End sidebar.

***

So I’m strolling along this morning two miles into a 10-mile trek, full pack in tow, and not necessarily talking to God as much as I’m talking to myself, and I ask myself that question about whether I’d be interested in the camino if I couldn’t write or talk about Screen Shot 2015-09-24 at 1.10.37 PMit. This is a big deal for me, you see, and I really want to be aware of my motives here. Otherwise, and without that awareness, what good may come from it? Surely none.

Then God enters the conversation and answer that question just as clear as a bell. This is what He said:

“I want you to write about it. I made you to write about it. I created you to write about me. This is what you do. Listen to me and I’ll tell you what to do. Tell everyone.”

I’m no longer going to question my motives.

I’m just going to write. It’s what I do. He told me so.

-30-

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2 thoughts on “The Truth About Hearing That Voice

  1. Questions are good – it’s how we find answers. Many never even ask the questions.

    Questioning our motives is good – it’s how we become authentic before ourselves and God. Most never question their motives and assume all “good things” are good.

    You have done well to do both – and so you were rewarded with the answer. You have been given a gift. And as long as you are listening, responding and using it for the glory of the One who gave it to you, you are doing what you were made to do.

    Journey on!

  2. This is one of your better writings, Steve. I have many thoughts on this topic, but won’t bore your reading audience with all of them. Here’s two thoughts that matters… to me anyway, because they’ve helped me tremendously in terms of relating to myself and with others.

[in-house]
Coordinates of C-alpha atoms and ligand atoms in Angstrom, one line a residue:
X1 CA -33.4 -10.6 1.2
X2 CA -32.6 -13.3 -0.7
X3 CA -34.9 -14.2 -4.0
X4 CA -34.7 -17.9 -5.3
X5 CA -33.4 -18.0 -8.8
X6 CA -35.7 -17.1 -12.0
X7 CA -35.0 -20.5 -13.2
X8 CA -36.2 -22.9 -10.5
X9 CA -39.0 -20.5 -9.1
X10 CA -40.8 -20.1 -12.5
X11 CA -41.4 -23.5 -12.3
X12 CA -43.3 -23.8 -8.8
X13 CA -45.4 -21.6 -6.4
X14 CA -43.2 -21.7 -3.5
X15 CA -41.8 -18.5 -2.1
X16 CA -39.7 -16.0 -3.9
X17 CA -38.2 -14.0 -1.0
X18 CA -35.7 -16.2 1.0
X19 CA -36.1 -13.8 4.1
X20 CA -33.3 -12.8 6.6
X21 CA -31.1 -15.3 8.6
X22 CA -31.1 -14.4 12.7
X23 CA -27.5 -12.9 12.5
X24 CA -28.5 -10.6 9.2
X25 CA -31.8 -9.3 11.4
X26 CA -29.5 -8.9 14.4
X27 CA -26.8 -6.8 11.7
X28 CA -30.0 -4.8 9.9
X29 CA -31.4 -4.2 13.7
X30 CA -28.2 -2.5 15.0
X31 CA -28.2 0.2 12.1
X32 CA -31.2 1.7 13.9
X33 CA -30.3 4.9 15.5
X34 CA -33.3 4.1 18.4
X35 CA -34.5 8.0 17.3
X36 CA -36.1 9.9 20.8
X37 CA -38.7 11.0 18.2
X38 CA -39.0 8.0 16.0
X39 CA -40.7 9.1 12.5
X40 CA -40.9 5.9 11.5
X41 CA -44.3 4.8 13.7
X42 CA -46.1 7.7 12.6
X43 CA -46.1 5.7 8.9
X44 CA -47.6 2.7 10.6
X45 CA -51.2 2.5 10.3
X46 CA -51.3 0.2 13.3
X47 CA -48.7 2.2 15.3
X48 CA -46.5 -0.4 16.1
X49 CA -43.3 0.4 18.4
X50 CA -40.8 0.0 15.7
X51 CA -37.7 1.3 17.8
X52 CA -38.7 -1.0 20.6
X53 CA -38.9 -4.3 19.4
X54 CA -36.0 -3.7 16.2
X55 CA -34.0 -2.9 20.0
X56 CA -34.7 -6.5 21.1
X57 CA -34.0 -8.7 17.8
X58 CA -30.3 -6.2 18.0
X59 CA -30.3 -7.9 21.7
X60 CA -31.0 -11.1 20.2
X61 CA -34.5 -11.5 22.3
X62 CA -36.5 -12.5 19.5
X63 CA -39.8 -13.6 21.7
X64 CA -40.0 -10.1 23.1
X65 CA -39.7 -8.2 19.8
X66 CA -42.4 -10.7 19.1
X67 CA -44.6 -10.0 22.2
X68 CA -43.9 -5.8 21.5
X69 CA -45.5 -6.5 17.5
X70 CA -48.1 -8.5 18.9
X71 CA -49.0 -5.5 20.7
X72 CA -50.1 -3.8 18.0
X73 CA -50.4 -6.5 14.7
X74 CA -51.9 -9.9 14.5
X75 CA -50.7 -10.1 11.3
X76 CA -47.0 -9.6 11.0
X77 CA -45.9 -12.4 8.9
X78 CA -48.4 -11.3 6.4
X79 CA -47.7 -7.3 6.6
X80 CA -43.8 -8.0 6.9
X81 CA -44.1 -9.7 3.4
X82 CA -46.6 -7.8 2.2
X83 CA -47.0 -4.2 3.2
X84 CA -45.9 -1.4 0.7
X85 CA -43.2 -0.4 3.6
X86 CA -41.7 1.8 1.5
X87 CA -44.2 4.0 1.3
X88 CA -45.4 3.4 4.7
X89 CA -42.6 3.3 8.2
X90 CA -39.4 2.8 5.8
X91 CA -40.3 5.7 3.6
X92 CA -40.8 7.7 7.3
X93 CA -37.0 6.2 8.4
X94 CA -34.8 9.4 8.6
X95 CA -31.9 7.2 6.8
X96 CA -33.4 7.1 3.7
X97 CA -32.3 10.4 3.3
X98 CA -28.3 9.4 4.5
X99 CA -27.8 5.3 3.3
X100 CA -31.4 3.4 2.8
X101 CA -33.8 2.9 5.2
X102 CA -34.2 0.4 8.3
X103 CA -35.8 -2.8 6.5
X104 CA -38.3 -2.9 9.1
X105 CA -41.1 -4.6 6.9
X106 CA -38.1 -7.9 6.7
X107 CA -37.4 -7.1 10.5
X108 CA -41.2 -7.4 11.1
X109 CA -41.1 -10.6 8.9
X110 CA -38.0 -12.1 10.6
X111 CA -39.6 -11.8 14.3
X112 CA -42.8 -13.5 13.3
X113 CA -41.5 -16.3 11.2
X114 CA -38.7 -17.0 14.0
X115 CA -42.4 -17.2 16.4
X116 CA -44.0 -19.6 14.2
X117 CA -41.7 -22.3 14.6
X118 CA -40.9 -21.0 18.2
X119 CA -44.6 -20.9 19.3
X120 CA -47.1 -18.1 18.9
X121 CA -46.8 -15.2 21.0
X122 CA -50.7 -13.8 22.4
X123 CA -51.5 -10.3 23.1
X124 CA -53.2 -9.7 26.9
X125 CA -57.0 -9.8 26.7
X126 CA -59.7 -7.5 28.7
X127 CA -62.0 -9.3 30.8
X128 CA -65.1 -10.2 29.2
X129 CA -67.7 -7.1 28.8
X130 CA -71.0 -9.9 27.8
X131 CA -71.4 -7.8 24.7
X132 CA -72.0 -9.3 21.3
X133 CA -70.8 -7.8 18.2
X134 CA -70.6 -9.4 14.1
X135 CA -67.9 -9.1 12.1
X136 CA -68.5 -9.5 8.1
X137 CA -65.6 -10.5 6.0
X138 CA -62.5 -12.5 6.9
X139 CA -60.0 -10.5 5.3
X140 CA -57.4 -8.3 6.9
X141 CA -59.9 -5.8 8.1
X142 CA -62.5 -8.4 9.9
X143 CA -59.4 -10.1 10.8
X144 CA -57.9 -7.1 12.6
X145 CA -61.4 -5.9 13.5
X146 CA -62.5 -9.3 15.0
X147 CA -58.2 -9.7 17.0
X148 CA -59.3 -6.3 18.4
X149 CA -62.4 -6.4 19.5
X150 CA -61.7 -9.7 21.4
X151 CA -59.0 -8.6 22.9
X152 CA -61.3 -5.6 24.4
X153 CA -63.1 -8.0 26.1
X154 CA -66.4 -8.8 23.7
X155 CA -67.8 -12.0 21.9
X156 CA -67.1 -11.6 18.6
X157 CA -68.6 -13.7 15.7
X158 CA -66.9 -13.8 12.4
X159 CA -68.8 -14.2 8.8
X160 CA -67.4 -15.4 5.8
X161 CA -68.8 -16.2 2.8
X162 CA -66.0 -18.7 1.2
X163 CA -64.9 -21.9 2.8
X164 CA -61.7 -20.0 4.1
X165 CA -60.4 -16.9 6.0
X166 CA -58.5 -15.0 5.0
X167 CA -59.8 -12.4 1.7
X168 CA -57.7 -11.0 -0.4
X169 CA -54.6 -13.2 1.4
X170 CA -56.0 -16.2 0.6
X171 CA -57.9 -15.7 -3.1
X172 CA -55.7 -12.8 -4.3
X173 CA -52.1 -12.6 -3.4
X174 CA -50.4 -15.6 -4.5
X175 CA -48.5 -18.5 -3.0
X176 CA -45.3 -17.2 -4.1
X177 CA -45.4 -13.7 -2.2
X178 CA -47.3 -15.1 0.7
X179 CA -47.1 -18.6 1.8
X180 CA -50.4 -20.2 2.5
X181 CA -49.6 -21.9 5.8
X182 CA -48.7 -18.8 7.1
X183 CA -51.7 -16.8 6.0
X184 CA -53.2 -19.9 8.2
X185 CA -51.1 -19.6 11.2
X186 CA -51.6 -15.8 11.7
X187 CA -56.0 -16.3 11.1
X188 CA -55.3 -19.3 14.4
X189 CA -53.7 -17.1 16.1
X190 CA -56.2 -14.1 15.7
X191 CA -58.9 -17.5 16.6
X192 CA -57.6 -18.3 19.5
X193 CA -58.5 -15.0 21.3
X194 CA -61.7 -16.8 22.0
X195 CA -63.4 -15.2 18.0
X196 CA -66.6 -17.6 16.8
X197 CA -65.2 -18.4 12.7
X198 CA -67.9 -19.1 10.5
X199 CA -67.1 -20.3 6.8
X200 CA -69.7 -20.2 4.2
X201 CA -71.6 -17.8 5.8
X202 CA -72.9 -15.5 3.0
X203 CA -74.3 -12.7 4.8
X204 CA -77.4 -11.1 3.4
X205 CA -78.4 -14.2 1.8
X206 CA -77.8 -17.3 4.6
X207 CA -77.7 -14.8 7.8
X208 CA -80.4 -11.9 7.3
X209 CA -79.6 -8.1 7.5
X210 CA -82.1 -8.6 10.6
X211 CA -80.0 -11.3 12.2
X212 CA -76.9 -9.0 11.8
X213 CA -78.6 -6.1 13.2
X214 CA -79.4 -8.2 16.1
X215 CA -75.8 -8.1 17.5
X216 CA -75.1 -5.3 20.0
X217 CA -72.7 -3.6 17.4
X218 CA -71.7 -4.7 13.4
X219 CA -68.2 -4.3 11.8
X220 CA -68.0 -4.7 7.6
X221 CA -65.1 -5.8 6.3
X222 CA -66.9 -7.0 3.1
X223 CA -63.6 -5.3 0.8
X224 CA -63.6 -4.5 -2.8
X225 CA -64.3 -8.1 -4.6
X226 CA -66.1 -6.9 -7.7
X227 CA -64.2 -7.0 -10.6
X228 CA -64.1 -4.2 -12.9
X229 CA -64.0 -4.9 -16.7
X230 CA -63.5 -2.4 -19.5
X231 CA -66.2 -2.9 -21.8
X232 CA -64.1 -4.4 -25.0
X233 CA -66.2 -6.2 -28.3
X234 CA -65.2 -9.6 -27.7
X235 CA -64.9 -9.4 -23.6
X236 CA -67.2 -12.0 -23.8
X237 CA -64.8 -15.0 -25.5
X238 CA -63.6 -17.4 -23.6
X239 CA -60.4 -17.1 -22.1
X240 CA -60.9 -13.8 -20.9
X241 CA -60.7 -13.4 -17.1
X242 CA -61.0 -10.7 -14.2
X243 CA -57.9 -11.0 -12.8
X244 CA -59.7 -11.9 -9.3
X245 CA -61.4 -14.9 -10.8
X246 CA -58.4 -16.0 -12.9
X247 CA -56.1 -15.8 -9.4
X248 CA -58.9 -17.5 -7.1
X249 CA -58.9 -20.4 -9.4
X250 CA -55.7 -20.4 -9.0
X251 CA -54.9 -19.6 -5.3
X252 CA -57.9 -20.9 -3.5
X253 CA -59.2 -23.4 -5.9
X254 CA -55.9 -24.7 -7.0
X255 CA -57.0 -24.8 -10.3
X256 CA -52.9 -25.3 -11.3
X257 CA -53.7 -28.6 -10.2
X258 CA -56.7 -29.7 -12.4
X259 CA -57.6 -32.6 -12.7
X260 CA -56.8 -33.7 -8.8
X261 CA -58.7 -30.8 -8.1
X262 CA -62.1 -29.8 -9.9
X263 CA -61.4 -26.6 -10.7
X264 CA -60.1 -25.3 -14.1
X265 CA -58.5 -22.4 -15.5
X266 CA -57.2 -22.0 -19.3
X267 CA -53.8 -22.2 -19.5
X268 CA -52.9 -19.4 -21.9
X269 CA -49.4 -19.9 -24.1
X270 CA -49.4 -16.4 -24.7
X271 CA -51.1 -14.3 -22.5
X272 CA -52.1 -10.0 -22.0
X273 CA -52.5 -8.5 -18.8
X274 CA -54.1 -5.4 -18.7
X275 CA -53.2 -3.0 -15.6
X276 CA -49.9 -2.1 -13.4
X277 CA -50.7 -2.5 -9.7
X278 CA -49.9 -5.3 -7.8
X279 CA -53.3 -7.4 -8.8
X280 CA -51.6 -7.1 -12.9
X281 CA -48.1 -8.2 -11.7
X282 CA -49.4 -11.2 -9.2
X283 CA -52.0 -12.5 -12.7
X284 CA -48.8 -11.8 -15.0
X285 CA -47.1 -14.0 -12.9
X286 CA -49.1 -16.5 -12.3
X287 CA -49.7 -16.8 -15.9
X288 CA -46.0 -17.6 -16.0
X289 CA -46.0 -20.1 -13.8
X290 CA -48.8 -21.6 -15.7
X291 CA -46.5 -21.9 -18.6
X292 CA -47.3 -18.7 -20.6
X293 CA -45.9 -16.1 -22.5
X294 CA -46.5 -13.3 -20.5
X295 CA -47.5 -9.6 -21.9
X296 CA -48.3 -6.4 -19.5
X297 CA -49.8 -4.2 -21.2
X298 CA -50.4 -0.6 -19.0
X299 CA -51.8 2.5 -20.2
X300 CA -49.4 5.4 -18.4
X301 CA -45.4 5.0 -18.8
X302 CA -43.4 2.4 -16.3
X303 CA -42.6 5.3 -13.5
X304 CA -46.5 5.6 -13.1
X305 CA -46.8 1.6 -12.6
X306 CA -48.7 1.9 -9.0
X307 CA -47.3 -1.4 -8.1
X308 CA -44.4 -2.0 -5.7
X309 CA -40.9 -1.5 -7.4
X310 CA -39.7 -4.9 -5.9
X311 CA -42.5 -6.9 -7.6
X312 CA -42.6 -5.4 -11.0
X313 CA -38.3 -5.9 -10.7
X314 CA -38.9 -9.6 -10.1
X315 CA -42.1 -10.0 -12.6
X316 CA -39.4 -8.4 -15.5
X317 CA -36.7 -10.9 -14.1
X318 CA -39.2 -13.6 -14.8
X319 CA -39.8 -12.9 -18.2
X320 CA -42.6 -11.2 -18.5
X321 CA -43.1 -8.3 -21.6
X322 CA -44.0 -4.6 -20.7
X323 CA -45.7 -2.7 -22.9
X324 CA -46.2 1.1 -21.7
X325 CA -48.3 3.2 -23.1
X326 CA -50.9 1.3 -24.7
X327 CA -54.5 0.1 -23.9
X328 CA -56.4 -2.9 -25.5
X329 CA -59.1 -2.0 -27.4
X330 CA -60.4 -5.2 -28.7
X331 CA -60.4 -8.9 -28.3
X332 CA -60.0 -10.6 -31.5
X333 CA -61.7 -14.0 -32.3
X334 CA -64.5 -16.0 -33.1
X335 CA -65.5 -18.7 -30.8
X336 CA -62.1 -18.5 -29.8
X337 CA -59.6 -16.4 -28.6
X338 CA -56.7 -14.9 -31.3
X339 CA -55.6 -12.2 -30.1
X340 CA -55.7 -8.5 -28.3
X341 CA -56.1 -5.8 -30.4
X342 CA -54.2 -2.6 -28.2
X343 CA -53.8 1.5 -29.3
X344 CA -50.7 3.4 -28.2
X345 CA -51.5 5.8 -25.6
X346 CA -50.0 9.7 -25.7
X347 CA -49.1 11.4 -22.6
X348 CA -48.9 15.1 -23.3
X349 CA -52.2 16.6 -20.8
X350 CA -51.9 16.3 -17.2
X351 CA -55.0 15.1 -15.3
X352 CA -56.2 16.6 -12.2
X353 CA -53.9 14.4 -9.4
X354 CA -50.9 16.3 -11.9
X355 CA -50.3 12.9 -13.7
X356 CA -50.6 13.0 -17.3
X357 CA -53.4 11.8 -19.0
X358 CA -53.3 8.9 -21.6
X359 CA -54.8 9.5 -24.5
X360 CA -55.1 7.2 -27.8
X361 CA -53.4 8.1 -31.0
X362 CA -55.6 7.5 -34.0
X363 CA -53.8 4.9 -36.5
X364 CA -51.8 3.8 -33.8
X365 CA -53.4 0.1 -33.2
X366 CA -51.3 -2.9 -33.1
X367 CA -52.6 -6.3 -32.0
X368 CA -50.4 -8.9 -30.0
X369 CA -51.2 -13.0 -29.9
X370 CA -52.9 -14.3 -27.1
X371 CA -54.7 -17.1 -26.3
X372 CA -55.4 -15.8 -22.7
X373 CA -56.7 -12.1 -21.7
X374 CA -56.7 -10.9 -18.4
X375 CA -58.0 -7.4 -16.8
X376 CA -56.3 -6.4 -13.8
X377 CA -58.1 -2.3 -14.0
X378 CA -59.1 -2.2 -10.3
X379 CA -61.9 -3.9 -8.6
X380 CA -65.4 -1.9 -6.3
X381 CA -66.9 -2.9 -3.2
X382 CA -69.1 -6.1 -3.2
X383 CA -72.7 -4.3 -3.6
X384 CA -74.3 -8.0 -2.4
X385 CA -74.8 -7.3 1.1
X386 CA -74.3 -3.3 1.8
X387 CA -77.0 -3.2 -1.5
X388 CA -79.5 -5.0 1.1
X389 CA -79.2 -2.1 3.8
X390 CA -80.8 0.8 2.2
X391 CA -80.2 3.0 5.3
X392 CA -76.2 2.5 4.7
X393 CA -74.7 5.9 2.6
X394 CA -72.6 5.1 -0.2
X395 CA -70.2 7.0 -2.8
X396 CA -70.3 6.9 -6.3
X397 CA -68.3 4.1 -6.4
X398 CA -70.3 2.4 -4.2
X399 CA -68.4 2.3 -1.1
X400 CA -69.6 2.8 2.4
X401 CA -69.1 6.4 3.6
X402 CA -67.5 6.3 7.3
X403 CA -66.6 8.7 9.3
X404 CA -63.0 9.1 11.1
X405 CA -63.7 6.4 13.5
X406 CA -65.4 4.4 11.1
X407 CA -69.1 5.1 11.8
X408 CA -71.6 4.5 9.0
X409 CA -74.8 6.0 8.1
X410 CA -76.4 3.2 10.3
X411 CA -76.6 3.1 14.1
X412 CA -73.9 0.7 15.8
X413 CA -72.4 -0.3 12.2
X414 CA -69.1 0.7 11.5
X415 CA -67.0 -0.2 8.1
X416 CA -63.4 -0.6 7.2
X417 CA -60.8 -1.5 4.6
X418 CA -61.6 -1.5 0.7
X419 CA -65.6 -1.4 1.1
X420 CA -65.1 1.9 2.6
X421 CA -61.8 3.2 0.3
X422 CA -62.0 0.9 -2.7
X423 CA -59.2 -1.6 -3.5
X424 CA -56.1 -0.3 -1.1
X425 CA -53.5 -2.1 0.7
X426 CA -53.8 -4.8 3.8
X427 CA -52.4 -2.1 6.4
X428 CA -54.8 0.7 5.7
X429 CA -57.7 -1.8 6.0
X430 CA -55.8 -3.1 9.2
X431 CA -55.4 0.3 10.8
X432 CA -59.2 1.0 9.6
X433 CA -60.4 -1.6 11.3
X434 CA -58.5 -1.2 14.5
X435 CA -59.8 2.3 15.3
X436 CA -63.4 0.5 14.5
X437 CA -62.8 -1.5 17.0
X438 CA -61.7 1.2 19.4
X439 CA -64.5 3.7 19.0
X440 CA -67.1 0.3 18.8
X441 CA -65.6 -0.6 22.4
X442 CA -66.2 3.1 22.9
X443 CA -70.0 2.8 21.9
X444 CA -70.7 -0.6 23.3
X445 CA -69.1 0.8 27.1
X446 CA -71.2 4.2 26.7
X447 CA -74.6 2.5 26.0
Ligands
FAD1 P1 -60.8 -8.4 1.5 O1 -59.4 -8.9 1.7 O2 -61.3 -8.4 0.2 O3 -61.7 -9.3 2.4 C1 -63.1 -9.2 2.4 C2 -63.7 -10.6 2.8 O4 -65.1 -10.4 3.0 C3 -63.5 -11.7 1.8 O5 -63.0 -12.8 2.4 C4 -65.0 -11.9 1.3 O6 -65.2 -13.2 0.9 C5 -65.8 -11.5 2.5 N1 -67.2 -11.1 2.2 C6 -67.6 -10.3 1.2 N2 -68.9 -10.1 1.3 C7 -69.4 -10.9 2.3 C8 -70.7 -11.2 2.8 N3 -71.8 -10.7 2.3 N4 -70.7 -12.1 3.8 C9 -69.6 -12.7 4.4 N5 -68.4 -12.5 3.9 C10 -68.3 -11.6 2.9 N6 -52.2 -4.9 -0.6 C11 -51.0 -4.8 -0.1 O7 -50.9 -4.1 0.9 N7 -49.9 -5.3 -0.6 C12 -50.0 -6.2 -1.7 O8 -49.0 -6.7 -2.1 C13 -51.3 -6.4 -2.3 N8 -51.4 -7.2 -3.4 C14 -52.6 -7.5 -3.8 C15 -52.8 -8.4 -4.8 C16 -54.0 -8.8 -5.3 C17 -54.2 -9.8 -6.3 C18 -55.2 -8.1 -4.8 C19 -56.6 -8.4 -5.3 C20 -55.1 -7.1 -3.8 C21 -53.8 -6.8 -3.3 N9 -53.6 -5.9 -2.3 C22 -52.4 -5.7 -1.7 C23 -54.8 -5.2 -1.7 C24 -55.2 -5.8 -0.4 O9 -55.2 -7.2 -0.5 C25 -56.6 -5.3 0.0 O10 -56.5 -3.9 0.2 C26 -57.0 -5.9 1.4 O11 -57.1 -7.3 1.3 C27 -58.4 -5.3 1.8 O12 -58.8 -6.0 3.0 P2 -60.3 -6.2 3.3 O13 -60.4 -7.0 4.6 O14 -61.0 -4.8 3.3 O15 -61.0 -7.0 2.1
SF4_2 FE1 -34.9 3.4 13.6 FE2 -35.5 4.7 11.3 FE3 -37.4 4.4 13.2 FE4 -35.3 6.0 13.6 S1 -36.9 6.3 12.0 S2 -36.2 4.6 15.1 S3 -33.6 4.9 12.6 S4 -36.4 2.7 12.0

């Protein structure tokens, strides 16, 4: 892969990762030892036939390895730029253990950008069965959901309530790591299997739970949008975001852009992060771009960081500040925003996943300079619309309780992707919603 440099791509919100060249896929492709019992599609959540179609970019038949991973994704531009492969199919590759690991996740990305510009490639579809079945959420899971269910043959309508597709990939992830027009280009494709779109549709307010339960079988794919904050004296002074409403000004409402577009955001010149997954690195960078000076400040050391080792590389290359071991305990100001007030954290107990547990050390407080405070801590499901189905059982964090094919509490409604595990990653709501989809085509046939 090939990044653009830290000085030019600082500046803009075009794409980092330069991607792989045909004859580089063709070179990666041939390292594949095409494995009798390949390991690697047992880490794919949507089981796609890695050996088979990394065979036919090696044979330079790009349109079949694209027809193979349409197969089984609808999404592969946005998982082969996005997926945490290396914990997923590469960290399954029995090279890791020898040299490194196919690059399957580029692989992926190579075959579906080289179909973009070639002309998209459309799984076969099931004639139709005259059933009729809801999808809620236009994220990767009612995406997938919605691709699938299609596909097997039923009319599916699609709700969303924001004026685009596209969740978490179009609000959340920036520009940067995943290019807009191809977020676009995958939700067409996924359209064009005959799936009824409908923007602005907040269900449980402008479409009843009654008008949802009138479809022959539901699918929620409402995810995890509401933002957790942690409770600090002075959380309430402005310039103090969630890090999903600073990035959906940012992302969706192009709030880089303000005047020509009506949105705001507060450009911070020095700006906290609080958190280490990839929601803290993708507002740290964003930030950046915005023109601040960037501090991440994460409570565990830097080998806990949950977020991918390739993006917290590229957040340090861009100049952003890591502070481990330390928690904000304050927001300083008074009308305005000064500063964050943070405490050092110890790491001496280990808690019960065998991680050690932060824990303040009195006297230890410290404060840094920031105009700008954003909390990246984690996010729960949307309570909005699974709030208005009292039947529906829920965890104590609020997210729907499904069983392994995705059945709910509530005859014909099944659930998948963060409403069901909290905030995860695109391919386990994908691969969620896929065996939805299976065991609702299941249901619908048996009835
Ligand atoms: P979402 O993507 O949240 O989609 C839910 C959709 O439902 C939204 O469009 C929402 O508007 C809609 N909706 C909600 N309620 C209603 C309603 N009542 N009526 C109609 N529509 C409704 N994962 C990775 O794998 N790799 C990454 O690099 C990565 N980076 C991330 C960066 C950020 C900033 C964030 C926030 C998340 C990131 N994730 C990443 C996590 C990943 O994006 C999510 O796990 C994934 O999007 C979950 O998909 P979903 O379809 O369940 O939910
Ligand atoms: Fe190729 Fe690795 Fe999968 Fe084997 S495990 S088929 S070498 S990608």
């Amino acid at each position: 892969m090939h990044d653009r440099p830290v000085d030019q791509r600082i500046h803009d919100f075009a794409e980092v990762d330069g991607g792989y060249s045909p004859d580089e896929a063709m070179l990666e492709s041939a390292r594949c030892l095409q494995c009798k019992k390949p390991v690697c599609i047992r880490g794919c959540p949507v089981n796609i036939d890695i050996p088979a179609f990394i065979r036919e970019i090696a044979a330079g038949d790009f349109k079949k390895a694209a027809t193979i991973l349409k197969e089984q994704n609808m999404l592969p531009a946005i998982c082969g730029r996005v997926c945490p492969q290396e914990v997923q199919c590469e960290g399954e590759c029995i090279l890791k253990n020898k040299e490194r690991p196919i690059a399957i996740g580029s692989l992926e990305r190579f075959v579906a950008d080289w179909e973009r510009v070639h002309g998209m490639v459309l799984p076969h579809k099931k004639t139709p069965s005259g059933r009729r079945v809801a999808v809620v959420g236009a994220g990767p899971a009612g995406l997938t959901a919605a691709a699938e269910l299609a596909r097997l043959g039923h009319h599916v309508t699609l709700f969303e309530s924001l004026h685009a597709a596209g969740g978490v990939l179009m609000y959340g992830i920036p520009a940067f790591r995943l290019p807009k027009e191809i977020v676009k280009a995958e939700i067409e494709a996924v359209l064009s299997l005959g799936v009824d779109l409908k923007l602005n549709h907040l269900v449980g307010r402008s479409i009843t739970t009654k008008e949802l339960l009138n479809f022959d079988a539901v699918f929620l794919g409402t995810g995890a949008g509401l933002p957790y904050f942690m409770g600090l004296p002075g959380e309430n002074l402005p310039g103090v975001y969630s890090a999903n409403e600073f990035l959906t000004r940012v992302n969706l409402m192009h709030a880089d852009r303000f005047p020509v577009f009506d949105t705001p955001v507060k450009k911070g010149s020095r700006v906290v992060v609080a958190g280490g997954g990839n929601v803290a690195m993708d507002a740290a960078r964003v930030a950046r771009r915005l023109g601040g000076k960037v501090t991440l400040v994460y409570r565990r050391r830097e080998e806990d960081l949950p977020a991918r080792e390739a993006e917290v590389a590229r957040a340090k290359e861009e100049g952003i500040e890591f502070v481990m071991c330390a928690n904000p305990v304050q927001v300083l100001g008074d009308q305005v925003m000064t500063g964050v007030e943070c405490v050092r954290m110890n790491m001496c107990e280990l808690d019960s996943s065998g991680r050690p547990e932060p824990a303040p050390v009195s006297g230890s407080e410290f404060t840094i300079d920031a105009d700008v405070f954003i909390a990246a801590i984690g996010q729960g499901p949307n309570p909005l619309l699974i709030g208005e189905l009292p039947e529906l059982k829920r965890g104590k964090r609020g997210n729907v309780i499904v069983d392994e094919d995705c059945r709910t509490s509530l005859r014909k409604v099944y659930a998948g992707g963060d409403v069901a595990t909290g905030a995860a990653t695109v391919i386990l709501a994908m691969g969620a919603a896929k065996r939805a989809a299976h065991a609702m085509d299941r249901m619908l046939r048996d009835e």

We are created in God’s image. Most people deny that or some part of this truth. Complete deniability forms a shell of a person who may go on to join ISIS. Partial deniability may cause one to believe this truth a little on Sundays and somewhat on Wednesday nights (if you bother)… but much of the time, the reality of us being made in His image is not realized… so we act like it. Then we join back into a culture that may or may not forgive us and we work really hard to “get right” so we are allowed back in and rejoin others who have a partial belief that they are made in the image of God. Then someone fails us… and we are confronted with a question that maybe they aren’t made in the image of God… and the whole program continues… to forgive or not forgive… to believe the truth of whose image we are… or not believe. It’s the wheel of life we’ve all experienced. Until we accept the fact that we are made in the image of God, we’ll always cycle in ways only left to the imagination.

    The next thought that comes to mind is that we are so infused with the life of God (working from the inside out) that if we just trusted this life that only He gives, then we will be walking out this thing as Jesus. “… love has been perfected among us… in this world we are just like Him.” (1 John 4:17) Most of us don’t trust in who we are because we’re running around denying who’s in us. Have you ever been in a business meeting and having so much clarity about the topic of discussion and just know… I mean just know… the plan that should be implemented going forward? To me, that’s Jesus… the unction of living light and freely, but with purposeful intent and clear direction. It’s like a little child seeing the playground for the first time. They hold nothing back and know what to do. That’s Jesus, too. He’s all, over all, through all and in all… or that’s what my bible says in Ephesians 4:6… including that child on the playground. We can learn a lot from a child.